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Archive for January, 2010

Where’s our Sangha?

On my bookshelf, next to Plato’s Republic and Marcus Aurelius’ Meditations, are several Buddhism books: The Dhammapada, Buddhism Without Beliefs and In the Buddha’s Words: An Anthology of Discourses from the Pali Canon. On websites like Access to Insight, I can read many excellent and various essays and translations of suttas. And on YouTube, I have hours of Dhamma goodness from around the world. These are all available at my individual convenience at little personal toil. When I’m done or feel too busy, the books are back on the shelf, and the websites (usually) remain, waiting to be picked up again.

This seems far different from the methods of propagation that were available to previous Buddhist cultures that were faced with the limits of physical travel and the travel of information, and were without huge stores of energy like we have. Preserving the suttas and passing them on to the next generation depended on the labor of constant renewal: memorizing and chanting; recruiting, training and integrating new members; and tuning in the teachings to both the standards of the Dhamma and the needs of the community. All this was necessary to continue the teachings lest the Dhamma be swept away in a gap of practice. And these all existed in and were nurtured by the support of community.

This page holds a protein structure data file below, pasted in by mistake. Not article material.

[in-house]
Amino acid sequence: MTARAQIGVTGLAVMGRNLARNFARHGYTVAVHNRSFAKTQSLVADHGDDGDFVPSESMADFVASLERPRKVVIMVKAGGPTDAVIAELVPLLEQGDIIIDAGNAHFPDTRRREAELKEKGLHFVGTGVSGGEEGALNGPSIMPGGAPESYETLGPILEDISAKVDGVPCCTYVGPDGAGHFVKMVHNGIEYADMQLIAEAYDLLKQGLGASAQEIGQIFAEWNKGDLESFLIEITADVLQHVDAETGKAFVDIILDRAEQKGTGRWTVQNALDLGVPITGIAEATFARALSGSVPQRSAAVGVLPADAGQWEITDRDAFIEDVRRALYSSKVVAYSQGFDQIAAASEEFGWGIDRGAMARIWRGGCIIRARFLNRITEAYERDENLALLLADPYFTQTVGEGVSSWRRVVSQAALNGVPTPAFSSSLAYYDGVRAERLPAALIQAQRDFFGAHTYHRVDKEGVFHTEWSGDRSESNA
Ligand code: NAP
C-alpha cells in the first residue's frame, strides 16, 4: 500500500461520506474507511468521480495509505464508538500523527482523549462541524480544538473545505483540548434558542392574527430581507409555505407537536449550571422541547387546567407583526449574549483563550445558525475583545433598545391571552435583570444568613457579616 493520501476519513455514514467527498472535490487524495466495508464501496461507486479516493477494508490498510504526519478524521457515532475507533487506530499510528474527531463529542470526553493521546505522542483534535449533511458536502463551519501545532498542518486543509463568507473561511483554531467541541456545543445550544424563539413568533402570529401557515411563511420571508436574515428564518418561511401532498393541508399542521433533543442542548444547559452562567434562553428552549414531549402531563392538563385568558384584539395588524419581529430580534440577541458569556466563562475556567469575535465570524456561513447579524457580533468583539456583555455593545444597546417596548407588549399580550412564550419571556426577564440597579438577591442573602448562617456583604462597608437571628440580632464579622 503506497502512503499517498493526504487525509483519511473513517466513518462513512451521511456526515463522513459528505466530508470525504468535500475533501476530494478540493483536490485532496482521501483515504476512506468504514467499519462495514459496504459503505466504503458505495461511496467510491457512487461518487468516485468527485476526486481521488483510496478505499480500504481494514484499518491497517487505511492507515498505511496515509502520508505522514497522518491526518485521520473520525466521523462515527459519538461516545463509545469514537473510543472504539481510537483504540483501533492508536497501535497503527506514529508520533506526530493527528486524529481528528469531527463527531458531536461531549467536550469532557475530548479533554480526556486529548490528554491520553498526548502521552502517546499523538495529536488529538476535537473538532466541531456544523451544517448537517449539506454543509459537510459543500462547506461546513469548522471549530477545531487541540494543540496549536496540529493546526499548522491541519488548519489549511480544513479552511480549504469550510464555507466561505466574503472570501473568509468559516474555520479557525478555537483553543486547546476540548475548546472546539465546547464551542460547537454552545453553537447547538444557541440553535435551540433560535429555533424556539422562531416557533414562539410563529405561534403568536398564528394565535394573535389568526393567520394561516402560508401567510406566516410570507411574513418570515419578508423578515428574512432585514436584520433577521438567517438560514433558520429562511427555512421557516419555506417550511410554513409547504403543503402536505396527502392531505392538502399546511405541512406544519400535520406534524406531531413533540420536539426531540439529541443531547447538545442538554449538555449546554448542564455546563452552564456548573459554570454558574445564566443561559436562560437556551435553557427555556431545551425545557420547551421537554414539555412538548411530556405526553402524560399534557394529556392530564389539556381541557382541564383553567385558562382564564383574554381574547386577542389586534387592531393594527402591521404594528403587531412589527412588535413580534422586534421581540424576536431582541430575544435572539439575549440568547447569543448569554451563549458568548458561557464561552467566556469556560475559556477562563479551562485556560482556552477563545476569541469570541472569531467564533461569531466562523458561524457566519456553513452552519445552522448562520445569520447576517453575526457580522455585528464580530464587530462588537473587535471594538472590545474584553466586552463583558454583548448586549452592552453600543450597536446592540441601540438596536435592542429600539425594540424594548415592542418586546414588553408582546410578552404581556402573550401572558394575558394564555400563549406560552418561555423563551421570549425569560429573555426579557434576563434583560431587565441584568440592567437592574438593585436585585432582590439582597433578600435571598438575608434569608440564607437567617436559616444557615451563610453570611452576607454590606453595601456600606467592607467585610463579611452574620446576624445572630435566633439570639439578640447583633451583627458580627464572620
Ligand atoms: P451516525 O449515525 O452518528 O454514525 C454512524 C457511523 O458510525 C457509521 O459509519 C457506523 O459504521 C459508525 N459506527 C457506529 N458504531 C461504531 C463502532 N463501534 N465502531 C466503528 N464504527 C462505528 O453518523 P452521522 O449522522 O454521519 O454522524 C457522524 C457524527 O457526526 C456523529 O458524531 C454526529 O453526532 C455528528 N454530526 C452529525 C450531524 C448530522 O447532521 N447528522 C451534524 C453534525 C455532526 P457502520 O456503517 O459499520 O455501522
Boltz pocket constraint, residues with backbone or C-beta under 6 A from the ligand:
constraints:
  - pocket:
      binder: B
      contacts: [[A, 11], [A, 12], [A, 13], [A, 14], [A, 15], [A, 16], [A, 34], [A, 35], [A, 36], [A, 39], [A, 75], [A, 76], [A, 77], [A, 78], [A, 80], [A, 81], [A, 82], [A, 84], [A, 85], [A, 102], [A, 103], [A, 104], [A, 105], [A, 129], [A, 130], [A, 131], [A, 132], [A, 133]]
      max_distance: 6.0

Yet, at my fingertips are the ideas of the Dhamma, fully and freely available at any time, most strikingly without the communal milieu that it previously existed in. With our technology, it is possible and easy for Buddhism to transplant its ideas, far and thin, without the community that has previously nurtured and supported it. But the Buddha himself did not exist in a vacuum that he later filled with the Triple Gem. He lived in a culture that promoted the kind of seeking he engaged in, as evidenced the many mendicants he interacted with and the path that he was enabled by his community to follow. The Sangha of support he built and which continues in some fashion to this day speaks to this need for finding our path together.

Where do we find our community of practice? What might this community look like?

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